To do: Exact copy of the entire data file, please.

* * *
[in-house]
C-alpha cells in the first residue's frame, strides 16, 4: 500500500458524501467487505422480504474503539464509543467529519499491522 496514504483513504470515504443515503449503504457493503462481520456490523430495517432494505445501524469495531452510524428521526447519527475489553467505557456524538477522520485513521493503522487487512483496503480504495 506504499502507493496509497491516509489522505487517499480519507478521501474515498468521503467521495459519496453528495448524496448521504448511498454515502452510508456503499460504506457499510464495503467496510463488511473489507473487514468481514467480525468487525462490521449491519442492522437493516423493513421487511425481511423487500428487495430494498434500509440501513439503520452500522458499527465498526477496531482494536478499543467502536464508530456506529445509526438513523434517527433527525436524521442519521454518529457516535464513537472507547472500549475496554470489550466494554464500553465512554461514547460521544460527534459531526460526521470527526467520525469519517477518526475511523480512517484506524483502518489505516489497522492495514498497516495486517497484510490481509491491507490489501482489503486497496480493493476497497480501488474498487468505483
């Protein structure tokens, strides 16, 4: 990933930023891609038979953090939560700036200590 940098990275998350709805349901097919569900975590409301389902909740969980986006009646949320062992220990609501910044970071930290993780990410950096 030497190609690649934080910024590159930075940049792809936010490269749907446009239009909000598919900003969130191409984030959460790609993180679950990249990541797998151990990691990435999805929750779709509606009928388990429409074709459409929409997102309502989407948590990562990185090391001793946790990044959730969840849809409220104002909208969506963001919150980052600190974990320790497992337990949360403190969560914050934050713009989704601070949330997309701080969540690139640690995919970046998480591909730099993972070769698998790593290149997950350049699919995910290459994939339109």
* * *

[in-house]
C-alpha cells in the first residue's frame, strides 16, 4: 500500500458524501467487505422480504474503539464509543467529519499491522 496514504483513504470515504443515503449503504457493503462481520456490523430495517432494505445501524469495531452510524428521526447519527475489553467505557456524538477522520485513521493503522487487512483496503480504495 506504499502507493496509497491516509489522505487517499480519507478521501474515498468521503467521495459519496453528495448524496448521504448511498454515502452510508456503499460504506457499510464495503467496510463488511473489507473487514468481514467480525468487525462490521449491519442492522437493516423493513421487511425481511423487500428487495430494498434500509440501513439503520452500522458499527465498526477496531482494536478499543467502536464508530456506529445509526438513523434517527433527525436524521442519521454518529457516535464513537472507547472500549475496554470489550466494554464500553465512554461514547460521544460527534459531526460526521470527526467520525469519517477518526475511523480512517484506524483502518489505516489497522492495514498497516495486517497484510490481509491491507490489501482489503486497496480493493476497497480501488474498487468505483
């Protein structure tokens, strides 16, 4: 990933930023891609038979953090939560700036200590 940098990275998350709805349901097919569900975590409301389902909740969980986006009646949320062992220990609501910044970071930290993780990410950096 030497190609690649934080910024590159930075940049792809936010490269749907446009239009909000598919900003969130191409984030959460790609993180679950990249990541797998151990990691990435999805929750779709509606009928388990429409074709459409929409997102309502989407948590990562990185090391001793946790990044959730969840849809409220104002909208969506963001919150980052600190974990320790497992337990949360403190969560914050934050713009989704601070949330997309701080969540690139640690995919970046998480591909730099993972070769698998790593290149997950350049699919995910290459994939339109």